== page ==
How green is our valley: Diverse panel says partnerships make local environmental efforts work

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In nine, short presentations, 5-7 minutes each with questions at the end, a diverse panel talked about how governments, businesses, towns and schools are tackling environmental challenges in the NRV. The audience was diverse too, coming from all ages and disciplines, including an eight-year-old boy named Forester. Several recognized his presence as hope for the future.

Liz Kirchner

At the Blacksburg Public Library last week, a forester, local mayors, sustainability and solid waste managers, a rooftop solar installer and a representative of Appalachian Power were brought together by the Sierra Club of the NRV to describe the environmental practices they are enacting to conserve resources in the context of a rapidly changing climate and an increase in environmental awareness.

The diverse panel spoke consistently about partnerships and collaborations, making do smartly with limited resources and working together to raise awareness.

“Sustainability is a team effort and it involves everybody,” Denny Cochrane, director of sustainability for Virginia Tech. “We need everybody to roll their sleeves up and work as a team.”

Many on the panel are working with others on the panel, describing the value of alliances in implementing green practices, weaving a green philosophy firmly into policy.

“The field of sustainability is kind of everything,” Carol Davis, director of sustainability for the Town of Blacksburg said, listing an ecology of green projects her office of two is tending. “Realistically, I cannot work on all thing full steam ahead. I focus on things: affordable housing, water quality, renewable energy, some state, federal and local policy issues, transportation, climate change and on and on.”

To devise projects she looks for partners to make those projects happen working with Dan McKeague of the District Ranger, Eastern Divide Ranger District, George Washington & Jefferson National Forests seated beside her at the table that evening to arrange land conservation and recreation on Brush Mountain.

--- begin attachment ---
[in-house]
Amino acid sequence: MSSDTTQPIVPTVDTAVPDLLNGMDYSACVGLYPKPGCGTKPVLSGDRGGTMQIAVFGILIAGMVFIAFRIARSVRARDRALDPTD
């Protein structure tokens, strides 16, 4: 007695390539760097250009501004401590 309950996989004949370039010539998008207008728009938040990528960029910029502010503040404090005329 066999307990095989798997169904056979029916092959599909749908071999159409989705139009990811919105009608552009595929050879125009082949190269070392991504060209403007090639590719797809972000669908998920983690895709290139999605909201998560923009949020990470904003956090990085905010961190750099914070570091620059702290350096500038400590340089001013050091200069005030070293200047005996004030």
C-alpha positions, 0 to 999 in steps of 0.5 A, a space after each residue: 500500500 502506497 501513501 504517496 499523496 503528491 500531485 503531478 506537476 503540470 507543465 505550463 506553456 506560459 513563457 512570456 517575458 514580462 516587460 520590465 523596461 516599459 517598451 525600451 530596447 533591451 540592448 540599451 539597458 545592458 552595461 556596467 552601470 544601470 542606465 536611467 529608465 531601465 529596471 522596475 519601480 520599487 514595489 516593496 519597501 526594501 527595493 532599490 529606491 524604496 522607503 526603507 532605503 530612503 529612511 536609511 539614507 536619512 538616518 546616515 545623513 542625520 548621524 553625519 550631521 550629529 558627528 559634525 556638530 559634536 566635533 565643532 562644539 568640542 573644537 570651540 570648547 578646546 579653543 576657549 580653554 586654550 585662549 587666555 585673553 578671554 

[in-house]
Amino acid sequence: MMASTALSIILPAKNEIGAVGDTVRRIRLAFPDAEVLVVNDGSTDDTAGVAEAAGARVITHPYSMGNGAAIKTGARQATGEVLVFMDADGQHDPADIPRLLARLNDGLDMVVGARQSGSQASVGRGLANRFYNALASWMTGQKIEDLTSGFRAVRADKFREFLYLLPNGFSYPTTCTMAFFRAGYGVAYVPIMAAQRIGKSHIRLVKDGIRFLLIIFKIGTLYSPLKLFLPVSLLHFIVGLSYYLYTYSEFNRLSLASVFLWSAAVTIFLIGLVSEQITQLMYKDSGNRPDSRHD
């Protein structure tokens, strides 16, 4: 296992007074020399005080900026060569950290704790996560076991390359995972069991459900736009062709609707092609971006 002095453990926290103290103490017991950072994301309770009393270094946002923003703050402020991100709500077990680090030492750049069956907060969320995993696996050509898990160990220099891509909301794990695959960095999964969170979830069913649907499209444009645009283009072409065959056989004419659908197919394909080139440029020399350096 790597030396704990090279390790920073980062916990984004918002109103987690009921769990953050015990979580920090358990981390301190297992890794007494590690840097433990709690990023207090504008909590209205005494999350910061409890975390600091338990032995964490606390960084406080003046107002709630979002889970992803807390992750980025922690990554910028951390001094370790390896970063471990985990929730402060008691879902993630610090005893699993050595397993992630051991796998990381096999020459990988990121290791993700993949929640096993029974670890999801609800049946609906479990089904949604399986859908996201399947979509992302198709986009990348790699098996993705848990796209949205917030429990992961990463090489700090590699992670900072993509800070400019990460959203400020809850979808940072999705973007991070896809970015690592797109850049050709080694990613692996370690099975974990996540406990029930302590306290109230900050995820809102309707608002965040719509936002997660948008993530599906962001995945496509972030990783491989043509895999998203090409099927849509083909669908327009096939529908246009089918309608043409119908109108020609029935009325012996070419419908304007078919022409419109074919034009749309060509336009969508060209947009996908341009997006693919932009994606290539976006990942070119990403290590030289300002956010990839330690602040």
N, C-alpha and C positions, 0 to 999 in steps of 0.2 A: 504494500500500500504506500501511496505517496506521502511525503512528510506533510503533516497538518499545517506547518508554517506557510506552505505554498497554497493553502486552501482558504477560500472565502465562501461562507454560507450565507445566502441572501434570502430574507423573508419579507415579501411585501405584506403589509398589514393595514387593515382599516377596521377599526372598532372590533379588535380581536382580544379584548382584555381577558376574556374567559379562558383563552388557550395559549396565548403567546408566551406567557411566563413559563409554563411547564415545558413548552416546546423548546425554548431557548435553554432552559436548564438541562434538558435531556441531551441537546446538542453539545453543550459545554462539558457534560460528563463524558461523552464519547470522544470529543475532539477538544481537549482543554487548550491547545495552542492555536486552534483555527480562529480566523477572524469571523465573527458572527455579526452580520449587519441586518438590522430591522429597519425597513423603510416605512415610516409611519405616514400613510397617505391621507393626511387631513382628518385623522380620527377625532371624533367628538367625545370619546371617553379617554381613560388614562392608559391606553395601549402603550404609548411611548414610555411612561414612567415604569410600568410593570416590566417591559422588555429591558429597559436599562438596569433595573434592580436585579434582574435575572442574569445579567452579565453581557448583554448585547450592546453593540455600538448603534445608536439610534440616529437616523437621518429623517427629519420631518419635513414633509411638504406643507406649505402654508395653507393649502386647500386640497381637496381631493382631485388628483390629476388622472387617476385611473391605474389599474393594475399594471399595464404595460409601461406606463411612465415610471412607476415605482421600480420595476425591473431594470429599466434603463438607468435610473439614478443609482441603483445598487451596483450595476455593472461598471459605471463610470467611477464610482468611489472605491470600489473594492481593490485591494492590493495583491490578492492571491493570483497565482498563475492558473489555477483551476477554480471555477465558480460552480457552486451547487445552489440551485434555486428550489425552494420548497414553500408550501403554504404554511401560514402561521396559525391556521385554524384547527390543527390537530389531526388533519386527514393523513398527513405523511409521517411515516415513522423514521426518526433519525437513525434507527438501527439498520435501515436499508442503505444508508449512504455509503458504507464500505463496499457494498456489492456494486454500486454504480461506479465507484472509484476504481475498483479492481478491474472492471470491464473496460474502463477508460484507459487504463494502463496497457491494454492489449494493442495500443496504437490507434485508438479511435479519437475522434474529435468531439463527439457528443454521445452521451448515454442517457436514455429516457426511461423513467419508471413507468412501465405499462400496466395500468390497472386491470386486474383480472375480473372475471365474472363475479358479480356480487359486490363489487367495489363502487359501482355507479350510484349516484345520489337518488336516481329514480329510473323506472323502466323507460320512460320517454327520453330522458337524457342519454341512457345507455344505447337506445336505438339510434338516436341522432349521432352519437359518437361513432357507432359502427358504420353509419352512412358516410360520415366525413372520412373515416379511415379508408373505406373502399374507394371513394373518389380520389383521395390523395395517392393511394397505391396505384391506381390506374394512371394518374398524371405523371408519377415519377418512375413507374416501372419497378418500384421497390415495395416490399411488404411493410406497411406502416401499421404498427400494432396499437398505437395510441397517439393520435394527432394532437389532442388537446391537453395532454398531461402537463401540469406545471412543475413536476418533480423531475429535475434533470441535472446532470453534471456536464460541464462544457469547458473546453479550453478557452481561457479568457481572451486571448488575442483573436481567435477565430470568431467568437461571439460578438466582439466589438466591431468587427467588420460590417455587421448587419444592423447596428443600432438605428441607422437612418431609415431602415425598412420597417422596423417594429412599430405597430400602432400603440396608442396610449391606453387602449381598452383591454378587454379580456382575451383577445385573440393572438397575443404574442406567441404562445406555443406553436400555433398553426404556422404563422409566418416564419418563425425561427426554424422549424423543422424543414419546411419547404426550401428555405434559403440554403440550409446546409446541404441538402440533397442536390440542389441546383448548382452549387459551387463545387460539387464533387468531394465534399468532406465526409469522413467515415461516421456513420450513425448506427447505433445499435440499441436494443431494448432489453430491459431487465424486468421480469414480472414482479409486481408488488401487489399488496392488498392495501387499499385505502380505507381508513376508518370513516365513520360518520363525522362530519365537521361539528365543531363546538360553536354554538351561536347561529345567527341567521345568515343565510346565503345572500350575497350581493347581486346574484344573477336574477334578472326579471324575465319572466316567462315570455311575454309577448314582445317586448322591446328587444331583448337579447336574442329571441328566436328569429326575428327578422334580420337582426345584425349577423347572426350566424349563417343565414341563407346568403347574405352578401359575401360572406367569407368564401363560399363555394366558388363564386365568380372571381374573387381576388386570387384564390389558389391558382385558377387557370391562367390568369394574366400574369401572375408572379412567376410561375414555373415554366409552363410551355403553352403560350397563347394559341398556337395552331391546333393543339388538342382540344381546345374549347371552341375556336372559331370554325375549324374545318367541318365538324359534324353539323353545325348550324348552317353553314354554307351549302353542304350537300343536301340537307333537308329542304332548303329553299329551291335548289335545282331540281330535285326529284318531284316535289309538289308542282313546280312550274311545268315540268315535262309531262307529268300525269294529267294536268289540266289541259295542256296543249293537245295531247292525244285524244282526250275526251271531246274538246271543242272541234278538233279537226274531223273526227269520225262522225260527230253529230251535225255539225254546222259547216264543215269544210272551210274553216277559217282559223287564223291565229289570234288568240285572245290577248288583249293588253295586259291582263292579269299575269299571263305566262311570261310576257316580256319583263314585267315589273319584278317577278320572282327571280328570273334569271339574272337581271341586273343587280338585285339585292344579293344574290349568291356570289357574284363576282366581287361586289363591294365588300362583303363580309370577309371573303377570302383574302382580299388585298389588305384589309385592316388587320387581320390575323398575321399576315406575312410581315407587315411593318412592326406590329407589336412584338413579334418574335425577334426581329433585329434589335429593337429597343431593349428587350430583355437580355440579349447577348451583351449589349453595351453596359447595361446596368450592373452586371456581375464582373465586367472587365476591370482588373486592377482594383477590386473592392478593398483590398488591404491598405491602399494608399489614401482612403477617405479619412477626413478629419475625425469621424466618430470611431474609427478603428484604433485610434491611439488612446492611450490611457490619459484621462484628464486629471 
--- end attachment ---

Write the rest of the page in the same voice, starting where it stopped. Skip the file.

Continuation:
Christiansburg Mayor Mike Barber spoke about environmental practices as fiscally responsibility of conservative resource use to repair past neglect, pushed by the greater environmental awareness of citizens.

“We have made great strides in our efforts to control our environmental footprint. We feel that by taking the time to up grade our facilities, not only are we saving money, but we’re reducing our dependence on electricity.”
Christiansburg, having for years failed to appreciate the importance of stormwater management and recycling now is working to reduce flooding in a town that sits on multiple streams and is more actively managing the waste stream he said.

“We are reducing run off into our streams and improving our water. Recycling has grown over the last year to 1,150 tons collected from curbside while reducing garbage collection by 300 tons. So many localities such as ours are trying to catch up from decades of a lack of attention to the environment. Our citizens are more aware of the consequences of lack of attention and are more demanding that we increase our efforts. To continue business as usual means we would be backing up and doing more harm.”